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Thurman ‘freaked out’ by accused stalker

Actress Uma Thurman testified on Thursday that she felt sickened and terrified by a man accused of stalking her and was disturbed to hear he had been in contact with her family.
/ Source: The Associated Press

Uma Thurman testified Thursday that she was frightened and panicked when her accused stalker sent her a card with a drawing of an open grave, a headstone and a man standing on the edge of a razor blade.

The 38-year-old actress, testifying at the trial of defendant Jack Jordan, said he had tried unsuccessfully to get into her trailer while she was shooting the movie “My Super Ex-Girlfriend” in lower Manhattan’s SoHo area in November 2005.

He tried a second time after mingling with some movie extras. When an assistant intervened, Jordan asked him to give Thurman the illustrated card.

“I was completely freaked out,” she said of the drawing, which was on a religious confirmation card. “It was almost like a nightmare; it was scary.”

The card also contained random words written in a spiral. Some were crossed out. From the witness stand, she read some of the words that were legible: “chocolate, mouth, soft, kissing,” and the sentence, “My hands should be on your body at all times.”

During Thurman’s testimony, Jordan occasionally drummed his fingers lightly on the table. He rarely looked in her direction.

Thurman testified that a bit of paper fluttered out when she opened the card. One of them was a picture of a bride with her head torn off.

Image: Jack Jordan
Jack Jordan walks back into court trying to avoid the press corps during a lunch break on the third day of his trial for stalking actress Uma Thurman, in New York, May 1, 2008. Jack Jordan, 37, is accused of sending harassing e-mails to Thurman's father and brother, loitering for hours on the steps of Thurman's Manhattan apartment and visiting her trailer on a movie set and faces misdemeanor counts of stalking and harassment. REUTERS/Chip East (UNITED STATES)Chip East / X01370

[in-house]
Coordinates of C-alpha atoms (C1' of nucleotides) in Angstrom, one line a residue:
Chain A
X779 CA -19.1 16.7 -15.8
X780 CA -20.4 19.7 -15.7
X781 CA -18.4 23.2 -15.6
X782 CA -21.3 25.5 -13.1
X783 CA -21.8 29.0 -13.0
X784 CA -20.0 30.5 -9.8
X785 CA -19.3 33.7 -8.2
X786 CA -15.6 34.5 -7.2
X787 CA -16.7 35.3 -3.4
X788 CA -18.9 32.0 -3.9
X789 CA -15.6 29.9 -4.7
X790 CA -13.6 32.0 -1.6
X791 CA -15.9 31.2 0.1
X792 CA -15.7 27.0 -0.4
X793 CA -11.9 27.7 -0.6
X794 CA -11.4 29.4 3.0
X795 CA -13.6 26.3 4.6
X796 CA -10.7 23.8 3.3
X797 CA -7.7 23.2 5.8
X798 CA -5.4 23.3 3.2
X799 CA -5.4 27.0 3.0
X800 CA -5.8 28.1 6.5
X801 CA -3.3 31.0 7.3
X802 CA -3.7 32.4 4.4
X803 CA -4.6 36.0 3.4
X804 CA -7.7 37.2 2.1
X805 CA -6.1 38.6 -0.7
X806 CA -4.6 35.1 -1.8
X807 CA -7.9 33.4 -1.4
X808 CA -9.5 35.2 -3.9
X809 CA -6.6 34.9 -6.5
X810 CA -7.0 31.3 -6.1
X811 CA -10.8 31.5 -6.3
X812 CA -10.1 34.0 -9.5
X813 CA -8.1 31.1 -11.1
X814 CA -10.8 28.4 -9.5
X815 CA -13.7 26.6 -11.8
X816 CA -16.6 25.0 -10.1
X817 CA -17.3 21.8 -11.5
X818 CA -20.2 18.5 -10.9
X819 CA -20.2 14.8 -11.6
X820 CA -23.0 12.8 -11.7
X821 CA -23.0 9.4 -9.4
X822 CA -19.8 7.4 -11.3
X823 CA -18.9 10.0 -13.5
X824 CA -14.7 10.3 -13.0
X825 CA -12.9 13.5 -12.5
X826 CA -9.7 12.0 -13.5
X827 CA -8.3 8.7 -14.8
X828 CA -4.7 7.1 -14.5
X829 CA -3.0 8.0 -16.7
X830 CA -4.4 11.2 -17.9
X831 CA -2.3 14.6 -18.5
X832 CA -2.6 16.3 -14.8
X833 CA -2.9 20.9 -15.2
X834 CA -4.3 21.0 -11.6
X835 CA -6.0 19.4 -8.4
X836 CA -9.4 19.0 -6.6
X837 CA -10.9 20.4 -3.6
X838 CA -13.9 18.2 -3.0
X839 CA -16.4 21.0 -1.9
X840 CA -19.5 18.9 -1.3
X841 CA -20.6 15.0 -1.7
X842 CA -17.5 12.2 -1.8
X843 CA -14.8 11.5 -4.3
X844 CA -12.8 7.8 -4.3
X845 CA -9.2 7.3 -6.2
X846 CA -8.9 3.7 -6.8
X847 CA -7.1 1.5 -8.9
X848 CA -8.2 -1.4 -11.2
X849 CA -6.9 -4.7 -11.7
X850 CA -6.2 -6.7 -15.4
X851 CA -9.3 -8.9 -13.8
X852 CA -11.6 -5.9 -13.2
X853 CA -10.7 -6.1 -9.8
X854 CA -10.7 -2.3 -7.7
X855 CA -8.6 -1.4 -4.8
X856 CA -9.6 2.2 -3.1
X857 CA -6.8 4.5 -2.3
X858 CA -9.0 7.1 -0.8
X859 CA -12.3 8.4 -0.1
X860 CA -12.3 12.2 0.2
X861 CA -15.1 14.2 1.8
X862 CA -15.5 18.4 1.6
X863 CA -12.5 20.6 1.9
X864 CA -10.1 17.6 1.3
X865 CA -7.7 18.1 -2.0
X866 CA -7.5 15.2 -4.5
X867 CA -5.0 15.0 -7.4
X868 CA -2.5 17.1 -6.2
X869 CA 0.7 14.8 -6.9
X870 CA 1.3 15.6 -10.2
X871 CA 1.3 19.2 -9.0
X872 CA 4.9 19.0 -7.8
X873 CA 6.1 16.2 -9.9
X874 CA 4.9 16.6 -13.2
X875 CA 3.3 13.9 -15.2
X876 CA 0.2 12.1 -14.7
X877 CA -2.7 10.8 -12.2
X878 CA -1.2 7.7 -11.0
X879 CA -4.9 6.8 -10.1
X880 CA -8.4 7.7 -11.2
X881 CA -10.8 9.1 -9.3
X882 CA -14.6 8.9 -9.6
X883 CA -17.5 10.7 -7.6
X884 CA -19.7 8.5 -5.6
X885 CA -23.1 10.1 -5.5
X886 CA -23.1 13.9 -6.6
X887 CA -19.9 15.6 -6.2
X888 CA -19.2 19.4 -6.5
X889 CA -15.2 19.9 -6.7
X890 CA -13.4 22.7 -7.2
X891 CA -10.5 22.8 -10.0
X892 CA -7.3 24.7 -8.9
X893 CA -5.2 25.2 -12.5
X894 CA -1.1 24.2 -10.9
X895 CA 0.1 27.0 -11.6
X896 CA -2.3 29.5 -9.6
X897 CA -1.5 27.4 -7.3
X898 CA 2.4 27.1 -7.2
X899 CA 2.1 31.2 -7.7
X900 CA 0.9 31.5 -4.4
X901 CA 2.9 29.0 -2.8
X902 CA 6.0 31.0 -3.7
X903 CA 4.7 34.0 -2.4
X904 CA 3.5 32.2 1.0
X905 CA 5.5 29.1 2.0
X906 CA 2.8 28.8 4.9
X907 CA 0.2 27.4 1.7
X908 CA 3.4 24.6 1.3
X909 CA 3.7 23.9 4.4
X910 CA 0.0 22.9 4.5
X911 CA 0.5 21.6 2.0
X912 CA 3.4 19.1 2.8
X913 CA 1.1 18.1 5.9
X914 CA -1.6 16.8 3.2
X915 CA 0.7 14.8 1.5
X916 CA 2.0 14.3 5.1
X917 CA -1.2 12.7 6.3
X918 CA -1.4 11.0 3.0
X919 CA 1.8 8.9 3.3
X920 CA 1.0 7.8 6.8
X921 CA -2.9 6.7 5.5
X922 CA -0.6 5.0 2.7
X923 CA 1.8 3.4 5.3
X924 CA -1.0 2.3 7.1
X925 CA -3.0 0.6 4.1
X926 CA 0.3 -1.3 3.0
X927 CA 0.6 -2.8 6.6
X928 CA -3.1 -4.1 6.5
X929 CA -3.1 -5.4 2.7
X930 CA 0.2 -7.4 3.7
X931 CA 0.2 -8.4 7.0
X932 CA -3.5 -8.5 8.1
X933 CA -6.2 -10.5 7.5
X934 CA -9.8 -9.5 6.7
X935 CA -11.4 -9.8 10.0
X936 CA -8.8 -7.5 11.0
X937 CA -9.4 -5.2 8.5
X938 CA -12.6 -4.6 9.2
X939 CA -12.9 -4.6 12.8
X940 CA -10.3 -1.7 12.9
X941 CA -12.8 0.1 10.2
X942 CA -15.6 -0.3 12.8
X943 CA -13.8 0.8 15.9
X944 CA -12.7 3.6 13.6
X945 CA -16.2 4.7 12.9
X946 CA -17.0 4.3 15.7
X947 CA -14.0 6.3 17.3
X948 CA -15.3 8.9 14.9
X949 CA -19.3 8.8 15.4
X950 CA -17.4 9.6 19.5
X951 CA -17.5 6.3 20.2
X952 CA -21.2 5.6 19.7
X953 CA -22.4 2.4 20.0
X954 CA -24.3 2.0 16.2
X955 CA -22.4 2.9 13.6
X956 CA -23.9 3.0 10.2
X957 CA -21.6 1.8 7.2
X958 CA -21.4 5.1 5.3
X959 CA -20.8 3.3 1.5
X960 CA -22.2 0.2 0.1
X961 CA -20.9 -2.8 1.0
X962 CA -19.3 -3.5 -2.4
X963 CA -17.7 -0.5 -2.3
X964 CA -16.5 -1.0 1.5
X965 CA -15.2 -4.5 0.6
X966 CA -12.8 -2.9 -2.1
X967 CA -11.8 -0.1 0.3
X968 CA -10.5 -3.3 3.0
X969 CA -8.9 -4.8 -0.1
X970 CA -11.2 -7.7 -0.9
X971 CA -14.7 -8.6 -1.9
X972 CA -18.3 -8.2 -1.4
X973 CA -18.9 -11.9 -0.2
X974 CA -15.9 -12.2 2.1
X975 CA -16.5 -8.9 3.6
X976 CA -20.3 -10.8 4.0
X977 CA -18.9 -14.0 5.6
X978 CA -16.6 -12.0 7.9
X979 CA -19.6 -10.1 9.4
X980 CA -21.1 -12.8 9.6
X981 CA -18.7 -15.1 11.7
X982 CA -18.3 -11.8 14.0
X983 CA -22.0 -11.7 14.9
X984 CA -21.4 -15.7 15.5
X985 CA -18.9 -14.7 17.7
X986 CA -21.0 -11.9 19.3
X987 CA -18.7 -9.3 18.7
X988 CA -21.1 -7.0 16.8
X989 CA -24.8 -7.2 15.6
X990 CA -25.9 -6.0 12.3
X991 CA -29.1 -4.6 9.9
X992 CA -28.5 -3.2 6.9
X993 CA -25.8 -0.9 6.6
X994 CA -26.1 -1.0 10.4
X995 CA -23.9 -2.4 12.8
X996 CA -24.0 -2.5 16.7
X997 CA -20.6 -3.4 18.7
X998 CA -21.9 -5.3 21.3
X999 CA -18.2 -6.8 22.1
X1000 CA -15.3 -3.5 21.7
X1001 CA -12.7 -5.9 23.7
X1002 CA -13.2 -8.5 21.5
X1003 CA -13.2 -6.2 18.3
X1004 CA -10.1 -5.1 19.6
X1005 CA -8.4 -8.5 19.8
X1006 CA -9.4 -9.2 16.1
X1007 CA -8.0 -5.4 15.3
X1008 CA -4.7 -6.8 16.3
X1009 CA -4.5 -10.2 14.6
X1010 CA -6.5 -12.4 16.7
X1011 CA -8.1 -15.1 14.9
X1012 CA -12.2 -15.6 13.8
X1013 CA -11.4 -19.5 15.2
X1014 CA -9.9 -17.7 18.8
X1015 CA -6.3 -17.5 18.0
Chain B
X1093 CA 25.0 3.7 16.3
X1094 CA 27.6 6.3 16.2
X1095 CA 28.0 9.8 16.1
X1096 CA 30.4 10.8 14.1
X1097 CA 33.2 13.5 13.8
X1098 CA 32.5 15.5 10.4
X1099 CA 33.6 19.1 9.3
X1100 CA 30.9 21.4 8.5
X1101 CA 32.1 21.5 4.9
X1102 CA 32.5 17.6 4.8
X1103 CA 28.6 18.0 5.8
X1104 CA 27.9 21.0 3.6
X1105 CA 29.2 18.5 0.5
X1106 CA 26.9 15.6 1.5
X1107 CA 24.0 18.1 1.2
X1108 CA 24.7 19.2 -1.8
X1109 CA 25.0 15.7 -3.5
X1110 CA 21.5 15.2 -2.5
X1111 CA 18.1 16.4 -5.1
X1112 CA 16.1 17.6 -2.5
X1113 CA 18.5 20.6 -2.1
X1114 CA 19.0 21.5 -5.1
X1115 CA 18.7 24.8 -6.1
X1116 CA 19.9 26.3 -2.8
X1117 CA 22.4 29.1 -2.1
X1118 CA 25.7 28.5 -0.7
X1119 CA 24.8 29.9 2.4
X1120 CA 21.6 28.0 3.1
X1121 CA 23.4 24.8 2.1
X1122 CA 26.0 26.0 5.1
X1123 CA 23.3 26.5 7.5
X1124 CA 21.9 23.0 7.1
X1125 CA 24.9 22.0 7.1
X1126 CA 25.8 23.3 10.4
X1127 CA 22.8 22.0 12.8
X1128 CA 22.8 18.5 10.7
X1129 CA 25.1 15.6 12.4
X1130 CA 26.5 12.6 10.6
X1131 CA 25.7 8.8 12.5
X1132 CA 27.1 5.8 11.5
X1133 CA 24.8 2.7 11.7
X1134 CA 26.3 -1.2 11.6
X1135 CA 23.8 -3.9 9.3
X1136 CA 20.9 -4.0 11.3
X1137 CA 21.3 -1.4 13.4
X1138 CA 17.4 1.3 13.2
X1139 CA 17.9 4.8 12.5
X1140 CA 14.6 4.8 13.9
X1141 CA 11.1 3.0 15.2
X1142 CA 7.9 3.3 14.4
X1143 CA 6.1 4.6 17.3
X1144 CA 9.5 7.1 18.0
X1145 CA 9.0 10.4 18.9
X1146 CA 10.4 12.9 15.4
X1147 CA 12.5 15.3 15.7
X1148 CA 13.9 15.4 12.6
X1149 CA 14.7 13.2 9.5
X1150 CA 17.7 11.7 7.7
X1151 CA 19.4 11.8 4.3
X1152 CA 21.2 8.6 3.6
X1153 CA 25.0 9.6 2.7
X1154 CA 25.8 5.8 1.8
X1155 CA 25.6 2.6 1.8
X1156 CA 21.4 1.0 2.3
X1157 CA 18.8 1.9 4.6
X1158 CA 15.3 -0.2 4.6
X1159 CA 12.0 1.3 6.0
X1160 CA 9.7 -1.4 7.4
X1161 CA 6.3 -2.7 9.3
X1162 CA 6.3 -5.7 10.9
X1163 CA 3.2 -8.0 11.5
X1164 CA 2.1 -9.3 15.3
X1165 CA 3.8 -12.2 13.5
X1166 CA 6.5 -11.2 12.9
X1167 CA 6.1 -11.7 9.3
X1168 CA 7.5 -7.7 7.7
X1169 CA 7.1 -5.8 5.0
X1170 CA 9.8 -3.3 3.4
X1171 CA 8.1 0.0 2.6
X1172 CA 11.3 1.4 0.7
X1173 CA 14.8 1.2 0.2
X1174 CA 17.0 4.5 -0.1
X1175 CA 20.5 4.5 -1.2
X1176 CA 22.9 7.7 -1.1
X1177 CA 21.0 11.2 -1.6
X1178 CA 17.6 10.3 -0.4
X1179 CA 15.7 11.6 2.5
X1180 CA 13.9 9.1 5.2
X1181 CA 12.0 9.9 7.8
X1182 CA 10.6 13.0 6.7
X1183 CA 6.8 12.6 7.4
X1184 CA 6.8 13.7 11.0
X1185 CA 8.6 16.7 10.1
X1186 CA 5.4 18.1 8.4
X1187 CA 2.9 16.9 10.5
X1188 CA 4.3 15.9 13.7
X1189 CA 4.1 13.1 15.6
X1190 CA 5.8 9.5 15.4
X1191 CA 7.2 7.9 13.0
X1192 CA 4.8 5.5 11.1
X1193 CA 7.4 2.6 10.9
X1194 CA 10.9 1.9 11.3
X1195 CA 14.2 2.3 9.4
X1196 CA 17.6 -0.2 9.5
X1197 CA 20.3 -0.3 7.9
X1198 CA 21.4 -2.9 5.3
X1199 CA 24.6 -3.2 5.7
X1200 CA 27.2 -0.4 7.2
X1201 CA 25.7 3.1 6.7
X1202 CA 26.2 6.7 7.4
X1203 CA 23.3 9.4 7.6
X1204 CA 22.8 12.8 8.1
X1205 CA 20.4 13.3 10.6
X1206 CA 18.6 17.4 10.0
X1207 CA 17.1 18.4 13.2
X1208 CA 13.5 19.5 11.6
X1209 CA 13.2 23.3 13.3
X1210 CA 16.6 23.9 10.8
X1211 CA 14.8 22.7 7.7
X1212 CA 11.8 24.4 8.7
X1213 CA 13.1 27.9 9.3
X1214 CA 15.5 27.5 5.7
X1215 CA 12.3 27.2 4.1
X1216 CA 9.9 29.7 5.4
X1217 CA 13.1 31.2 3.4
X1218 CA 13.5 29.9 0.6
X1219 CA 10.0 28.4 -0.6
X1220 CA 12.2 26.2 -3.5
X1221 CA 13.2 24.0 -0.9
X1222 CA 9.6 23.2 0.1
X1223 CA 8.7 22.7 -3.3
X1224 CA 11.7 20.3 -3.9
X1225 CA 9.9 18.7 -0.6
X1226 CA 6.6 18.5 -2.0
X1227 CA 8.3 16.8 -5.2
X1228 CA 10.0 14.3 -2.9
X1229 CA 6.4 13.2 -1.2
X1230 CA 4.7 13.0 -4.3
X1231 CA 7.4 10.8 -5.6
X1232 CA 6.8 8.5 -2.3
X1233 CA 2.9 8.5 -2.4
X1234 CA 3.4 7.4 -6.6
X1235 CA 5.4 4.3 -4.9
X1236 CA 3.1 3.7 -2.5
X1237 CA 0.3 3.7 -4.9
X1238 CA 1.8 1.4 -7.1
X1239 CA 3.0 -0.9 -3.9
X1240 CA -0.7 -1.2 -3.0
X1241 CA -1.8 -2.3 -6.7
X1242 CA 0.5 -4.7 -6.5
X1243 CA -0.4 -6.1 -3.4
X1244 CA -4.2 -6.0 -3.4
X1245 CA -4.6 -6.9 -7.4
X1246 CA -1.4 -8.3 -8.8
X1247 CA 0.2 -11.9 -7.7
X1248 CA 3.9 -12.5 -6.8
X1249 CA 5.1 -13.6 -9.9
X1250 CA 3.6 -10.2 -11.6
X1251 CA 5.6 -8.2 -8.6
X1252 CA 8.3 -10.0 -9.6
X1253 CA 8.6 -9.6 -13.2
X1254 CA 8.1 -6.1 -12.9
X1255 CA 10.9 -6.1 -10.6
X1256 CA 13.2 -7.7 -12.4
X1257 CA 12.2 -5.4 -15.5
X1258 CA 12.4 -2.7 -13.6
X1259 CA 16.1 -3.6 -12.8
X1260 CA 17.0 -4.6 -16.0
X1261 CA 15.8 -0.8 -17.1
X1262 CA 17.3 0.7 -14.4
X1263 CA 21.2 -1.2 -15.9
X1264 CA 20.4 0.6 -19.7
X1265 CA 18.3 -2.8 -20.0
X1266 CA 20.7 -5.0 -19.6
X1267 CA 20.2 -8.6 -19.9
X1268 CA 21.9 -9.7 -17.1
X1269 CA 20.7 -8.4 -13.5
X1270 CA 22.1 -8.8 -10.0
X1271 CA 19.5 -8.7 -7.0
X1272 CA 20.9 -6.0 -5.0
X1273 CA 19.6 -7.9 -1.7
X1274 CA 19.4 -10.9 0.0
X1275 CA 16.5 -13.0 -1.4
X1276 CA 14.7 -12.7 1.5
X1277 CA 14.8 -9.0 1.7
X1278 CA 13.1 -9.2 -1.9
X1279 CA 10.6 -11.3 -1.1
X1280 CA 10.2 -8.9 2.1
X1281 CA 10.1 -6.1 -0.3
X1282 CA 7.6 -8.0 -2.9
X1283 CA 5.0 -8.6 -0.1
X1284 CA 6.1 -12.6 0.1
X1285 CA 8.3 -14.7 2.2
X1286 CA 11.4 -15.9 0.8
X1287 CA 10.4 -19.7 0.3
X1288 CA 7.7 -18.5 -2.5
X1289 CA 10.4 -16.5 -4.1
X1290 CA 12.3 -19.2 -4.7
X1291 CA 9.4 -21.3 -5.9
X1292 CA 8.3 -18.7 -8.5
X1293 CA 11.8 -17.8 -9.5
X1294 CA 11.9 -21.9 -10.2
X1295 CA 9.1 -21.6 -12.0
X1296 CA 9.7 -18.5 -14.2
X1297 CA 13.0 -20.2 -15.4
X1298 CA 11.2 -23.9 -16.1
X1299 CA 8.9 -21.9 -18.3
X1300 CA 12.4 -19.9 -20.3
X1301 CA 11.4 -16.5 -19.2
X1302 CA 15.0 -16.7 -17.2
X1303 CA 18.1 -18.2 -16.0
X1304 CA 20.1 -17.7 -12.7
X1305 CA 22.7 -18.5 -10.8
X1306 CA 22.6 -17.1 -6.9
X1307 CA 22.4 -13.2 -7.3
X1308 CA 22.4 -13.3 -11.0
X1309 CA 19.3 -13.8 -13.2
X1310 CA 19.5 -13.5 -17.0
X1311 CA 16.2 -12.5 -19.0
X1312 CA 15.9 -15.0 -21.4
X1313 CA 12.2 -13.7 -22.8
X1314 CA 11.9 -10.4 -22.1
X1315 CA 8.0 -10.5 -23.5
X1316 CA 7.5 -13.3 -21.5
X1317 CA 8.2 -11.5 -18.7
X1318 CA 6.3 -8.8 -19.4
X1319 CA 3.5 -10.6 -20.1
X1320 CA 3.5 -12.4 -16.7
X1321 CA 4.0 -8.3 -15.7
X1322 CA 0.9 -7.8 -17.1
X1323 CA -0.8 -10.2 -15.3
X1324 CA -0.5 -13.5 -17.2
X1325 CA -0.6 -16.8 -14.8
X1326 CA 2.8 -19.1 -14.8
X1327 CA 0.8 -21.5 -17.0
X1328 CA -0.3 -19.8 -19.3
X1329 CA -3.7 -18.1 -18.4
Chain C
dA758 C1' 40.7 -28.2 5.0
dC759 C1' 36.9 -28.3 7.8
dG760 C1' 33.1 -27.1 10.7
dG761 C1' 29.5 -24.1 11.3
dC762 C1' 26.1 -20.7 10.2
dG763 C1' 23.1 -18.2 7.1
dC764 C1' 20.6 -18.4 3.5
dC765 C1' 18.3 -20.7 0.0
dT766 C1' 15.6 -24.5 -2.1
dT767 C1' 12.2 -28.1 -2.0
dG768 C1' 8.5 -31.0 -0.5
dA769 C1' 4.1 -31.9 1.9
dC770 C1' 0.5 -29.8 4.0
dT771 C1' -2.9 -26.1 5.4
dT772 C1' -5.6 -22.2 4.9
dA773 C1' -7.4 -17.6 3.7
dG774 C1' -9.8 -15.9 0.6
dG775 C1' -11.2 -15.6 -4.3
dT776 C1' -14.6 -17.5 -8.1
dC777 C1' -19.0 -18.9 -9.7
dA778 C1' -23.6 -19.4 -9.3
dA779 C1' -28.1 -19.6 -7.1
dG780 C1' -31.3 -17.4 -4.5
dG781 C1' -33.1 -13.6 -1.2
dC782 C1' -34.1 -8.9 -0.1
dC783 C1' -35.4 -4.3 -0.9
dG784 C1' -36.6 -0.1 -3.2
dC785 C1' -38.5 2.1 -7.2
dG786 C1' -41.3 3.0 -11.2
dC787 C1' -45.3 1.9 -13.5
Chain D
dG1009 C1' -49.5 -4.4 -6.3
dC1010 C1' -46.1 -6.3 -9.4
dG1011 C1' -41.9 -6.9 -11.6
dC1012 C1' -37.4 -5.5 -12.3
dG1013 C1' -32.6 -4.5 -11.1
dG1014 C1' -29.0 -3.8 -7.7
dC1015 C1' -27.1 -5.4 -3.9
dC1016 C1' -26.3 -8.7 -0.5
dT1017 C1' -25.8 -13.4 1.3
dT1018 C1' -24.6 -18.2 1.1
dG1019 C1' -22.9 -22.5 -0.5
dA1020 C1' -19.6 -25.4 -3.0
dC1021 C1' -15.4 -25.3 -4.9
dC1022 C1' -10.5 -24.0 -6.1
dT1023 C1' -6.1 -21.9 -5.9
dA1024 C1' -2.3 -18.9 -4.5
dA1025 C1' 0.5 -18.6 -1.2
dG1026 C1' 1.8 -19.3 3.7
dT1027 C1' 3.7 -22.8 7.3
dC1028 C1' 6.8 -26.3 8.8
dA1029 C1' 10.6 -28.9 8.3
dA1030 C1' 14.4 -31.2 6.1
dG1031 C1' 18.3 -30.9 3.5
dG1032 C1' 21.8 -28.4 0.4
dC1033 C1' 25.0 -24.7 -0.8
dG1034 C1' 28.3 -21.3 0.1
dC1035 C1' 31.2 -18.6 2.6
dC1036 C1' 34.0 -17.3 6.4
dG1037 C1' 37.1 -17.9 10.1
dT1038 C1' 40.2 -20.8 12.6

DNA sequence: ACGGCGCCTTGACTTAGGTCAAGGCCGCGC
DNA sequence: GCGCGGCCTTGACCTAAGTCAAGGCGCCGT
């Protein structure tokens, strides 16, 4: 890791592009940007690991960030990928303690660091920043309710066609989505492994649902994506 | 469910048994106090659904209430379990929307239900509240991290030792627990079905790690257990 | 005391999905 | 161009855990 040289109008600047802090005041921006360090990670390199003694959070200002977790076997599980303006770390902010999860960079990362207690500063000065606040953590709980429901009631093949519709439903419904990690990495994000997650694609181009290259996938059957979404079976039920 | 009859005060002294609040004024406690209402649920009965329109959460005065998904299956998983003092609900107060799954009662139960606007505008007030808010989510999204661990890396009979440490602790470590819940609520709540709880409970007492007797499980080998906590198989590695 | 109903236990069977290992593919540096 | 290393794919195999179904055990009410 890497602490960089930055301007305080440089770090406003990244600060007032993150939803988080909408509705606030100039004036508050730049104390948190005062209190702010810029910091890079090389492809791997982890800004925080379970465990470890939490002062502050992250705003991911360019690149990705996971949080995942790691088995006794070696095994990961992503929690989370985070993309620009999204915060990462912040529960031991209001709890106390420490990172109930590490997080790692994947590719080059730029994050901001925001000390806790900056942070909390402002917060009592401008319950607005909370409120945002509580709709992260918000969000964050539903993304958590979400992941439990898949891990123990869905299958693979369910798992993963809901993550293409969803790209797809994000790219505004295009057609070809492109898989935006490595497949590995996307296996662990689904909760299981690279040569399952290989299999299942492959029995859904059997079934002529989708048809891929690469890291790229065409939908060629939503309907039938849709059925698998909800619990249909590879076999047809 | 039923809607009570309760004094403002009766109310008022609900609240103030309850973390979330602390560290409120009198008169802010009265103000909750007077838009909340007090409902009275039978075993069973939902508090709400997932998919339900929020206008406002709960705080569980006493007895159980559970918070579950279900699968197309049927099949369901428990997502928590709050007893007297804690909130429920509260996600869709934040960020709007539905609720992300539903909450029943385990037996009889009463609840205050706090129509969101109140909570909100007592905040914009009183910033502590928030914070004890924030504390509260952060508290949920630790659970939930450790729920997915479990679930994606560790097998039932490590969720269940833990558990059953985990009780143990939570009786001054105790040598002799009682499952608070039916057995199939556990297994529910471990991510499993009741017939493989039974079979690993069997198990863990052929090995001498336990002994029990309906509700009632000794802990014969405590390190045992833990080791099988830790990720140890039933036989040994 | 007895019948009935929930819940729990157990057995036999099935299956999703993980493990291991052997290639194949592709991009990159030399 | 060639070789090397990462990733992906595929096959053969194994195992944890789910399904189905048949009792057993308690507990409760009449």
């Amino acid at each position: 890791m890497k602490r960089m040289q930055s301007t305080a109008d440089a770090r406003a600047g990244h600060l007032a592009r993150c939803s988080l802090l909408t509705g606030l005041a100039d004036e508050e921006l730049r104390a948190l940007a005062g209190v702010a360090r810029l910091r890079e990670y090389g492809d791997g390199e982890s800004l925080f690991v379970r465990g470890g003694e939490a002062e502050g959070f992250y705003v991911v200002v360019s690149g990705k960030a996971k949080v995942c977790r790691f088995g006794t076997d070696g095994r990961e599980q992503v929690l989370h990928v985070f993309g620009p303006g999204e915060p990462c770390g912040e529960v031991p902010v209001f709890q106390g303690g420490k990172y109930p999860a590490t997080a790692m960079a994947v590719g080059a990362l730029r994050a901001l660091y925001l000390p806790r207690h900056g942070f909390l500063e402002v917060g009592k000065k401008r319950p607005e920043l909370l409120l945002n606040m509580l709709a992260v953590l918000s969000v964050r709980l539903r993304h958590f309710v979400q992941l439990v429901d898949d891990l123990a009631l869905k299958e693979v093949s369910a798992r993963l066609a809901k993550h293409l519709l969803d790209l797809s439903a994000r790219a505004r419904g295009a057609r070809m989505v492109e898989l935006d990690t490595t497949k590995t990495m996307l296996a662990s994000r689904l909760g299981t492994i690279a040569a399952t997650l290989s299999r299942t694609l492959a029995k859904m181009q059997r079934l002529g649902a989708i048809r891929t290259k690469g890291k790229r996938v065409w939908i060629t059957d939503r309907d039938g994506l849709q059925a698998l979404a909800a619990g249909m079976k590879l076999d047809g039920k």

Jordan is accused of following and trying to contact Thurman from early 2005 until late last year. He is charged with stalking and aggravated harassment, and faces up to a year in jail if convicted.

His lawyer, George Vomvolakis, said he believed Thurman’s demeanor during her testimony was “a little overdone and exaggerated. I’m not saying she’s acting, but reactions are unreasonable.”

Vomvolakis also said he instructed Jordan not to stare at Thurman while she testified “because we don’t want to make her uncomfortable.”

Thurman said she called her parents and her brother, who testified earlier this week in Manhattan state Supreme Court. She said they knew about Jordan but didn’t tell her about the calls and e-mails they had received because they didn’t want to scare her.

Thurman said she read some of the e-mails quickly and noted they made references to her ex-husband and — more frighteningly — her two children, ages 6 and 9.

One e-mail said, “You have no children,” and called them an “illusion.” The same e-mail referred to the biblical story of God ordering Abraham to kill his son Isaac but then rescinding the order.

“I don’t think any mother or parent would want a stranger to fixate on their children, and fixate on them not existing,” she said. “That was terrifying to me.”

Thurman said she received a letter from Jordan in November 2005 telling her that he had been involuntarily committed to a Rockville, Md., mental hospital because of her, and he asked her to intervene to help him get out.

Thurman said that was the last she heard of Jordan until August 2007 when she was on vacation in the Bahamas.

She said she “felt physically nauseous” when her personal assistant called her to say a man named Jack Jordan had come to her front door, was ringing the doorbell, and had refused to leave.

Thurman said her assistant told her Jordan left only after she told him she was calling police.

Vomvolakis, who says Jordan never would have hurt Thurman because he loves her, says his client has been diagnosed as schizophrenic and bipolar and should be in psychiatric treatment, not in jail.